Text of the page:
It was a warmer week for the pound (sterling, GBP) as the world’s financial chiefs enjoyed the snows of Davos for the World Economic Forum.
Theresa May’s Brexit bombast hit a Europe already suffering uncertain economic data and a lack of action from the European Central Bank. Taken together it saw the pound move higher while the euro (EUR) went sliding down the nursery slopes.
President Obama is able to leave office today with jobless numbers at their lowest for decades and house-building shooting ahead – what a difference from eight years ago. The dollar (USD) failed to capitalise on this success as the market prepared for President Trump.
GBP: Will sterling end the week higher or will retail sales data undermine it?
Reviewing the week, it has been a positive for the UK, which has been reflected in the sterling exchange rate which is up over 2.5% against the US dollar. This reverses some pessimistic views last Friday and over the weekend.
Economic data was stronger than expected. The Consumer Price Index (CPI), the Bank of England’s (BoE) preferred measure of inflation, pushed to 1.6%, more than expected. Following on from this was the labour data. Unemployment in the nation fell to 1.6 million in the three months up to November. This is the lowest number in over a decade, with the unemployment rate remaining steady at 4.8%. In addition, average earnings for the same period increased by 2.7%. This is important in relation to inflation and how this impacts the economy. Given the news on Brexit, it will be interesting to see if this trends continues.
The key event for the week, responsible for the majority of sterling gains, was the speech from Prime Minister Theresa May with regards to Brexit. While the lion’s share of the information was already in circulation, it was the tone and more collaborative stance of May that helped sterling rally. At the World Economic Forum at Davos she went on to comment that the UK is open for free trade. There has been criticism, both home and abroad, of May’s stance, so uncertainty will remain a constant threat with regards to political developments. We now at least know what the government is pushing for.
Looking to the last trading session of the week, we have another high tier data release from the UK. This time it is the retail sales numbers, a key economic reading because consumer spending makes up a large proportion of the Gross Domestic Products (GDP) numbers.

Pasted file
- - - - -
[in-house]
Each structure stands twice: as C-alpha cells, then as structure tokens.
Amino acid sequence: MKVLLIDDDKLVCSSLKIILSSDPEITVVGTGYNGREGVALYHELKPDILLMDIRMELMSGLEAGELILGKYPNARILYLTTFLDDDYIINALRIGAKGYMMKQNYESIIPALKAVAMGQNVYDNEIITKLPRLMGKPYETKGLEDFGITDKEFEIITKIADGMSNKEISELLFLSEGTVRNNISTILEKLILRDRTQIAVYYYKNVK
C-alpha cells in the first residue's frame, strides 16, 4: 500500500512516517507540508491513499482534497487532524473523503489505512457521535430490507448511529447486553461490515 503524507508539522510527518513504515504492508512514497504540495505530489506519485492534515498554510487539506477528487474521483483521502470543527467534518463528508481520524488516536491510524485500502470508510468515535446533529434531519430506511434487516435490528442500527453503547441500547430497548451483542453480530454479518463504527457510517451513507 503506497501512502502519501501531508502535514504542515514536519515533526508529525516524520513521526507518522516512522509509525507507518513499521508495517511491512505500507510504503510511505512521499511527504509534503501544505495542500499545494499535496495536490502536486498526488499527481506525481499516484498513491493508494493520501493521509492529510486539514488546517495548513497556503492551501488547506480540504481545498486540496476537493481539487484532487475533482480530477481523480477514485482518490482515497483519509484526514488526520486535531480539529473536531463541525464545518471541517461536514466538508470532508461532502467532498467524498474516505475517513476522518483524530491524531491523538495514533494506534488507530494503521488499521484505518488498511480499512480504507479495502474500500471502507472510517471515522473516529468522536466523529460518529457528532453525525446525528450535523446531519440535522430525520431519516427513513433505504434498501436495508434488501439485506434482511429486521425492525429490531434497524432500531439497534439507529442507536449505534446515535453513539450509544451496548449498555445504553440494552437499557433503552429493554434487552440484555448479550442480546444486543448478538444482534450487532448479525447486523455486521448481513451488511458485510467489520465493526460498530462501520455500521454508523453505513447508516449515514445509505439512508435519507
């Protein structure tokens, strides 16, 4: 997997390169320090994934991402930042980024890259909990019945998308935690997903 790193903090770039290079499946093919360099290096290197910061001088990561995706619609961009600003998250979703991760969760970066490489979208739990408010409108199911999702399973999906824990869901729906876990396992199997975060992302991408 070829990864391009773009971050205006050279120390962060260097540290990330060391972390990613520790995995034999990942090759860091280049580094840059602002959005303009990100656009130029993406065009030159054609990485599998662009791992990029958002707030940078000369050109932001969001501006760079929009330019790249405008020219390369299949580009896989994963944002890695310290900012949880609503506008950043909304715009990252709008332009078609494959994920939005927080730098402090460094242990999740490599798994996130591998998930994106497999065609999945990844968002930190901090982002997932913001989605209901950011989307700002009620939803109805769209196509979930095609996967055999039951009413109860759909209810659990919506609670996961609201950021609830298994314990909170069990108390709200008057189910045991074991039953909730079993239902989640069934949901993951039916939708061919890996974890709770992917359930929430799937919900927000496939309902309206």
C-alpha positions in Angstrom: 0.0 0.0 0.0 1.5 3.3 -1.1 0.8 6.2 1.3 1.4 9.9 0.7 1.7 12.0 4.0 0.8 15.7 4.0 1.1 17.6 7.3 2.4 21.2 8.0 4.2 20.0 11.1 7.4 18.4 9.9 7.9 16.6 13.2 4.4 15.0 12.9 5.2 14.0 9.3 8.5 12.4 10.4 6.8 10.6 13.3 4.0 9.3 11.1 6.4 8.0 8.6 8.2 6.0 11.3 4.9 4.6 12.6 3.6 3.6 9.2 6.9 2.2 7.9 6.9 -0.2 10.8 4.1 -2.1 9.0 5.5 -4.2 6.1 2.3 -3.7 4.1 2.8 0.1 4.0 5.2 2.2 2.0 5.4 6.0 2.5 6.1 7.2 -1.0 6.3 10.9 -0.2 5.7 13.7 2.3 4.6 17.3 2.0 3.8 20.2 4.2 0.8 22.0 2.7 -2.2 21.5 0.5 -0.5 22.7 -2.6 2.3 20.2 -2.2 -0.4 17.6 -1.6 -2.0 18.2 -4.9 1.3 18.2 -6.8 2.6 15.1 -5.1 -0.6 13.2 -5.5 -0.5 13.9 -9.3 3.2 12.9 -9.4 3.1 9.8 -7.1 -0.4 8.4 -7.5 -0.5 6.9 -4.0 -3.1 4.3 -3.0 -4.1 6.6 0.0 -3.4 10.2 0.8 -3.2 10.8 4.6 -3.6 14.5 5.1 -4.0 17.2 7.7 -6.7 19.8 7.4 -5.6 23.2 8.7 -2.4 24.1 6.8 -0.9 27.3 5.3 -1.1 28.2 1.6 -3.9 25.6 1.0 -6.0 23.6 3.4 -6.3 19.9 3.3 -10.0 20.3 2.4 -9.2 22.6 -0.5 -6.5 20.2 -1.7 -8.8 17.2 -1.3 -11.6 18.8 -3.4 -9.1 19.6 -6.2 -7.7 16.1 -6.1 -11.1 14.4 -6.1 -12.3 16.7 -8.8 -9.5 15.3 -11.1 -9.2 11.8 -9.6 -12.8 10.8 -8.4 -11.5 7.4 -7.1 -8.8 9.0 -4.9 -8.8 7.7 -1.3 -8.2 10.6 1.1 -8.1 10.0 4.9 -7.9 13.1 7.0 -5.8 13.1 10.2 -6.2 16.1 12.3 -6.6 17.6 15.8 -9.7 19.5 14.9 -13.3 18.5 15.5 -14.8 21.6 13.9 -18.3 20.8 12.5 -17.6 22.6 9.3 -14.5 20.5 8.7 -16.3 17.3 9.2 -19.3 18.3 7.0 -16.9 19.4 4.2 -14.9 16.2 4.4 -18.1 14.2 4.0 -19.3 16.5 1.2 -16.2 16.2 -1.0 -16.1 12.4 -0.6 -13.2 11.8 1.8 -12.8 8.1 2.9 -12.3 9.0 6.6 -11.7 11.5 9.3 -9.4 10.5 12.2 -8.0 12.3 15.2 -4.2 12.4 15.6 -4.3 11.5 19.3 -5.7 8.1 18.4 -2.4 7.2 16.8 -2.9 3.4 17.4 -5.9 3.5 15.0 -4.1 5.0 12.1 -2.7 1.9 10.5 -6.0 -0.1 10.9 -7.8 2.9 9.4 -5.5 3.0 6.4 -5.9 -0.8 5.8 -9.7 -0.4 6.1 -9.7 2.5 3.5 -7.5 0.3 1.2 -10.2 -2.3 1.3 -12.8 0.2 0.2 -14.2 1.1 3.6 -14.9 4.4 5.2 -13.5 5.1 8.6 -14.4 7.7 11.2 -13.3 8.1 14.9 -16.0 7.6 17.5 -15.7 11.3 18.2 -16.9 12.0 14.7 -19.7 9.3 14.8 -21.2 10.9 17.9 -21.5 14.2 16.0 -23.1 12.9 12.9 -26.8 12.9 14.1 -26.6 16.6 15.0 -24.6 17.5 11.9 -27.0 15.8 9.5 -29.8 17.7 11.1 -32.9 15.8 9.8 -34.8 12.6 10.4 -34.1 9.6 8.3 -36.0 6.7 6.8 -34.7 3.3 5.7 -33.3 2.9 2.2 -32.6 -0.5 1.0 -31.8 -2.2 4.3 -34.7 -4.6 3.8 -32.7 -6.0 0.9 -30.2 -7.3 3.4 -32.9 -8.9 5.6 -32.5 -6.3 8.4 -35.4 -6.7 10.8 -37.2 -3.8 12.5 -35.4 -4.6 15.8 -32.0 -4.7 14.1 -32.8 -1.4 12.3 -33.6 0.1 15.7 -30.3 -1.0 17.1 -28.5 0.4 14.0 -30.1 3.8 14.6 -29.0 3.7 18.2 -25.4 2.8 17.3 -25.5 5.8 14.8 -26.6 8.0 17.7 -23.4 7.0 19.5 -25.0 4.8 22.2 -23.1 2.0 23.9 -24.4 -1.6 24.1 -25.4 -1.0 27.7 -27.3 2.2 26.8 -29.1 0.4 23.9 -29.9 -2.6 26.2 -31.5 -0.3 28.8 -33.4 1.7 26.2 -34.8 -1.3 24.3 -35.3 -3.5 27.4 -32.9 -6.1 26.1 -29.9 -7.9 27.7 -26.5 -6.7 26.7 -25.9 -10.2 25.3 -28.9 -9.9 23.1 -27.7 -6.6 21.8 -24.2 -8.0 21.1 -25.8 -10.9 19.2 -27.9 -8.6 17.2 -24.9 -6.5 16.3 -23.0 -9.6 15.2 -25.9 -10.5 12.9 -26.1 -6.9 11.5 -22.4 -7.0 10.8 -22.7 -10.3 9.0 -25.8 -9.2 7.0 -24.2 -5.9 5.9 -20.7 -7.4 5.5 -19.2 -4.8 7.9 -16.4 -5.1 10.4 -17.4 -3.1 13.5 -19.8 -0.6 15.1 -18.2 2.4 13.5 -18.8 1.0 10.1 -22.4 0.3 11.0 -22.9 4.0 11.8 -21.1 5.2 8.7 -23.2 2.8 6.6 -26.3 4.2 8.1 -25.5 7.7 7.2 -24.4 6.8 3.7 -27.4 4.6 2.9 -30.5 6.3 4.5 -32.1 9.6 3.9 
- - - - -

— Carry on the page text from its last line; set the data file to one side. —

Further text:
EUR: Draghi’s cautious approach sees euro weaken
The Eurozone has seen a busy, if a slightly mixed, week in terms of economic indicators. Monday saw the Eurozone’s trade balance come in better than expected, but Tuesday saw the ZEW (Centre for European Economic Research in Mannheim) release its widely respected Economic Sentiment data for the Eurozone and Germany – with both figures under-performing against expectations (Germany’s Current Conditions did beat predictions, however). Consumer price data showed prices rising as expected in Germany and the wider single currency bloc.
Yesterday was the busiest day of the week, and as well as the data from France, Spain, Ireland and Portugal, the European Central Bank (ECB) kept both its Interest Rate and its Deposit Facility Rate unchanged (at 0% and -0.4% respectively). The ECB’s chief Mario Draghi called for his critics to show patience, as he also kept the Central Bank’s quantitative easing programme at current levels. The cautious tone of the ECB left the euro vulnerable, and we saw it weaken to a 10-day low against the pound and to its lowest point in the day against the dollar, following the ECB press conference.
Today sees the week come to a relaxed close, with only lower-tier data releases from Greece and Belgium, as well as Germany’s producer price data.
USD: Dollar enjoys economic boost on Obama’s last full day
The US dollar strengthened against most currencies, following the US Labour Department’s announcement that jobless claims are the lowest in decade and the rate of home building increased by more than expected. The dollar fell slightly against the pound, however, and against the euro it strengthened briefly before fading away.
Today the market is expected to be slow as the country watches the Trump inauguration. The reality is now here and the market “euphoria” that greeted his election seems to have plateaued and may have even peaked. The next 100 days are always key for an incoming President and I am sure the first 100 days of the Trump presidency especially so as he has no political record having never held any type of political office before – he is a complete political unknown!
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